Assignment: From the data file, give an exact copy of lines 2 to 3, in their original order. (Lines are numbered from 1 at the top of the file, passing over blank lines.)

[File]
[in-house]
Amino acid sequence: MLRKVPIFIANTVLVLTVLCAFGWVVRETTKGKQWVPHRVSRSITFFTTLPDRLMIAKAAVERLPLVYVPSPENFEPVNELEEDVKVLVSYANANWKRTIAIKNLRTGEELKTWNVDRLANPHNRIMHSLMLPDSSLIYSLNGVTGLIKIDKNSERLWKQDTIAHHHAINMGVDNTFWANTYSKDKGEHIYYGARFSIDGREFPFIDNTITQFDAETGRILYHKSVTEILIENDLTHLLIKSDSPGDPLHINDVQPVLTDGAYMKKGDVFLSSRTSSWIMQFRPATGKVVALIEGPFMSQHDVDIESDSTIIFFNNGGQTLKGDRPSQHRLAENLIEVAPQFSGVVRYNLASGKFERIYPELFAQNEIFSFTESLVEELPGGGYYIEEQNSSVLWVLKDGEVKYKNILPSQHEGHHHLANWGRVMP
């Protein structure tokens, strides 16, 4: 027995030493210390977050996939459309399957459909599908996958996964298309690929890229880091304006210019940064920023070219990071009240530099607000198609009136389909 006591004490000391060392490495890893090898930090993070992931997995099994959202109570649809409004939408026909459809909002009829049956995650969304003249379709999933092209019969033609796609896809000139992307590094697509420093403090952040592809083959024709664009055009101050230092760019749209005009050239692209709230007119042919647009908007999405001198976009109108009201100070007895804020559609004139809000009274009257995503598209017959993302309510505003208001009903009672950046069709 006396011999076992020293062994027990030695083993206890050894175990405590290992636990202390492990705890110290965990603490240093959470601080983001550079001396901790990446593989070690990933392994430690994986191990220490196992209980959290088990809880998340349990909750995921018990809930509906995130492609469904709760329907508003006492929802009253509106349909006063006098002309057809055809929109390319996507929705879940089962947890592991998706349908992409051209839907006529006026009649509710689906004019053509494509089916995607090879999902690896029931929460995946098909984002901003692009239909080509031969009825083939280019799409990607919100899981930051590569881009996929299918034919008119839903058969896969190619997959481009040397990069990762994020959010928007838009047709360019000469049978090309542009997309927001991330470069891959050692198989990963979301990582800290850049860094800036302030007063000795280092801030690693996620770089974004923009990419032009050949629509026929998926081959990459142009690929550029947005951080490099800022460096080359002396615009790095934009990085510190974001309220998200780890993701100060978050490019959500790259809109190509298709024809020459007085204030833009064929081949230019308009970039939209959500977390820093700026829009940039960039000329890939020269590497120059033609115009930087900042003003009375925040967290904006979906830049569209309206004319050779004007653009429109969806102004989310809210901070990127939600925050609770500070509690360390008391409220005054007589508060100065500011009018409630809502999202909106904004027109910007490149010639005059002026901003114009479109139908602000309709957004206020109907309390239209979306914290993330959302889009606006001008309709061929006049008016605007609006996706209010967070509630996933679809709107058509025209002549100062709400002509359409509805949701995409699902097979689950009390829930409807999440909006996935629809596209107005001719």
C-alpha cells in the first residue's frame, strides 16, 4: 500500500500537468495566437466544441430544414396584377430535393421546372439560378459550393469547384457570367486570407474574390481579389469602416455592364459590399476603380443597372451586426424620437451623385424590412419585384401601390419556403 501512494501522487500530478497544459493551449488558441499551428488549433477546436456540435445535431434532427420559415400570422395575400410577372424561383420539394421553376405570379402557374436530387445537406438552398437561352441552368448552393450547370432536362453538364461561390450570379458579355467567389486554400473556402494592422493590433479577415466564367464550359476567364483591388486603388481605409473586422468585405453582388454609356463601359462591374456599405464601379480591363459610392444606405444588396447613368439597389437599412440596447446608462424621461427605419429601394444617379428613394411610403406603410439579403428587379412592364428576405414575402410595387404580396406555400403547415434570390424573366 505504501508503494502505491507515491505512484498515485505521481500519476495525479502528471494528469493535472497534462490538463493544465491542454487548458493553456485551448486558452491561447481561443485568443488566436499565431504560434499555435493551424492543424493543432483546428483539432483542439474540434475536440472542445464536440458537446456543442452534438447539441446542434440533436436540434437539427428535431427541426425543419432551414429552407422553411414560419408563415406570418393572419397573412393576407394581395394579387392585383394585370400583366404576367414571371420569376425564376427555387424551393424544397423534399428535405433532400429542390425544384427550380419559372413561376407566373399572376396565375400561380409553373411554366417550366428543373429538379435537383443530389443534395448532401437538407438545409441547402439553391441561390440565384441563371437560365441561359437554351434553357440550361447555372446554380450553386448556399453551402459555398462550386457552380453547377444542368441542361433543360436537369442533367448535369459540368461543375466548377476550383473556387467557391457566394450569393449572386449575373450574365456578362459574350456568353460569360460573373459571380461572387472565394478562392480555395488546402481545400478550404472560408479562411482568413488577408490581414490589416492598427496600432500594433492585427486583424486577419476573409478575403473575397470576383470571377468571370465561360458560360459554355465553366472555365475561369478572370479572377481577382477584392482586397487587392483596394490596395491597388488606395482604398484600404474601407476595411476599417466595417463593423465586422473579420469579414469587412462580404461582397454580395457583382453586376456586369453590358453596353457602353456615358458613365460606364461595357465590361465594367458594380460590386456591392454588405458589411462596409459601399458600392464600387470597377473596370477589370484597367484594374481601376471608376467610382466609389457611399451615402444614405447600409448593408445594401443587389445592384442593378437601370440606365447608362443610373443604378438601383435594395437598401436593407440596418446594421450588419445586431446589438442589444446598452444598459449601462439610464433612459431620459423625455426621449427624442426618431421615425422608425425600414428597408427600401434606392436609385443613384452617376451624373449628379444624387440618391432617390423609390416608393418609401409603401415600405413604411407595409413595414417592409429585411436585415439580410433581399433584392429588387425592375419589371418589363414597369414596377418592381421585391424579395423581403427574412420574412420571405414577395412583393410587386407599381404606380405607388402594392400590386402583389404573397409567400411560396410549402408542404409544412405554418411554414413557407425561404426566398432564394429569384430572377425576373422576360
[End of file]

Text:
Amino acid sequence: MLRKVPIFIANTVLVLTVLCAFGWVVRETTKGKQWVPHRVSRSITFFTTLPDRLMIAKAAVERLPLVYVPSPENFEPVNELEEDVKVLVSYANANWKRTIAIKNLRTGEELKTWNVDRLANPHNRIMHSLMLPDSSLIYSLNGVTGLIKIDKNSERLWKQDTIAHHHAINMGVDNTFWANTYSKDKGEHIYYGARFSIDGREFPFIDNTITQFDAETGRILYHKSVTEILIENDLTHLLIKSDSPGDPLHINDVQPVLTDGAYMKKGDVFLSSRTSSWIMQFRPATGKVVALIEGPFMSQHDVDIESDSTIIFFNNGGQTLKGDRPSQHRLAENLIEVAPQFSGVVRYNLASGKFERIYPELFAQNEIFSFTESLVEELPGGGYYIEEQNSSVLWVLKDGEVKYKNILPSQHEGHHHLANWGRVMP
């Protein structure tokens, strides 16, 4: 027995030493210390977050996939459309399957459909599908996958996964298309690929890229880091304006210019940064920023070219990071009240530099607000198609009136389909 006591004490000391060392490495890893090898930090993070992931997995099994959202109570649809409004939408026909459809909002009829049956995650969304003249379709999933092209019969033609796609896809000139992307590094697509420093403090952040592809083959024709664009055009101050230092760019749209005009050239692209709230007119042919647009908007999405001198976009109108009201100070007895804020559609004139809000009274009257995503598209017959993302309510505003208001009903009672950046069709 006396011999076992020293062994027990030695083993206890050894175990405590290992636990202390492990705890110290965990603490240093959470601080983001550079001396901790990446593989070690990933392994430690994986191990220490196992209980959290088990809880998340349990909750995921018990809930509906995130492609469904709760329907508003006492929802009253509106349909006063006098002309057809055809929109390319996507929705879940089962947890592991998706349908992409051209839907006529006026009649509710689906004019053509494509089916995607090879999902690896029931929460995946098909984002901003692009239909080509031969009825083939280019799409990607919100899981930051590569881009996929299918034919008119839903058969896969190619997959481009040397990069990762994020959010928007838009047709360019000469049978090309542009997309927001991330470069891959050692198989990963979301990582800290850049860094800036302030007063000795280092801030690693996620770089974004923009990419032009050949629509026929998926081959990459142009690929550029947005951080490099800022460096080359002396615009790095934009990085510190974001309220998200780890993701100060978050490019959500790259809109190509298709024809020459007085204030833009064929081949230019308009970039939209959500977390820093700026829009940039960039000329890939020269590497120059033609115009930087900042003003009375925040967290904006979906830049569209309206004319050779004007653009429109969806102004989310809210901070990127939600925050609770500070509690360390008391409220005054007589508060100065500011009018409630809502999202909106904004027109910007490149010639005059002026901003114009479109139908602000309709957004206020109907309390239209979306914290993330959302889009606006001008309709061929006049008016605007609006996706209010967070509630996933679809709107058509025209002549100062709400002509359409509805949701995409699902097979689950009390829930409807999440909006996935629809596209107005001719």